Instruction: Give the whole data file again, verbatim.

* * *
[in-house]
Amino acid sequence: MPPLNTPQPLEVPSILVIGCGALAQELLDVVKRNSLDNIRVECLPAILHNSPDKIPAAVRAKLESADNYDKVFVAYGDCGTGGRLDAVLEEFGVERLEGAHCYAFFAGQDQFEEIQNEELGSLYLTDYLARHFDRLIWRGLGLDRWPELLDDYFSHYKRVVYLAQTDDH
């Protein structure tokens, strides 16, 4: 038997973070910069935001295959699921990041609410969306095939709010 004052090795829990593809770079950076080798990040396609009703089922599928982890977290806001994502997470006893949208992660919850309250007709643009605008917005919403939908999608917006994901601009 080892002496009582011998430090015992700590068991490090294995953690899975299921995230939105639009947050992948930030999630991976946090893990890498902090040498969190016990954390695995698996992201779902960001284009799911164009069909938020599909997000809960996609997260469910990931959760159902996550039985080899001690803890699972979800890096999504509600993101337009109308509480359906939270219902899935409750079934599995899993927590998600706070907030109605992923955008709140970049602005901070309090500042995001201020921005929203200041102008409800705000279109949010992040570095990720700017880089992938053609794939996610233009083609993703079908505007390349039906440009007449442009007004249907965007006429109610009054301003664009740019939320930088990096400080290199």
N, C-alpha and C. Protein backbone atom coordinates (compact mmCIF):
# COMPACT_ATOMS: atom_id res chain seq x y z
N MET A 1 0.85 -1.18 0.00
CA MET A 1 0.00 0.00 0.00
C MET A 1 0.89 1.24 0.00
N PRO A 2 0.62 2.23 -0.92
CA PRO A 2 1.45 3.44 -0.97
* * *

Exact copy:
[in-house]
Amino acid sequence: MPPLNTPQPLEVPSILVIGCGALAQELLDVVKRNSLDNIRVECLPAILHNSPDKIPAAVRAKLESADNYDKVFVAYGDCGTGGRLDAVLEEFGVERLEGAHCYAFFAGQDQFEEIQNEELGSLYLTDYLARHFDRLIWRGLGLDRWPELLDDYFSHYKRVVYLAQTDDH
């Protein structure tokens, strides 16, 4: 038997973070910069935001295959699921990041609410969306095939709010 004052090795829990593809770079950076080798990040396609009703089922599928982890977290806001994502997470006893949208992660919850309250007709643009605008917005919403939908999608917006994901601009 080892002496009582011998430090015992700590068991490090294995953690899975299921995230939105639009947050992948930030999630991976946090893990890498902090040498969190016990954390695995698996992201779902960001284009799911164009069909938020599909997000809960996609997260469910990931959760159902996550039985080899001690803890699972979800890096999504509600993101337009109308509480359906939270219902899935409750079934599995899993927590998600706070907030109605992923955008709140970049602005901070309090500042995001201020921005929203200041102008409800705000279109949010992040570095990720700017880089992938053609794939996610233009083609993703079908505007390349039906440009007449442009007004249907965007006429109610009054301003664009740019939320930088990096400080290199």
N, C-alpha and C. Protein backbone atom coordinates (compact mmCIF):
# COMPACT_ATOMS: atom_id res chain seq x y z
N MET A 1 0.85 -1.18 0.00
CA MET A 1 0.00 0.00 0.00
C MET A 1 0.89 1.24 0.00
N PRO A 2 0.62 2.23 -0.92
CA PRO A 2 1.45 3.44 -0.97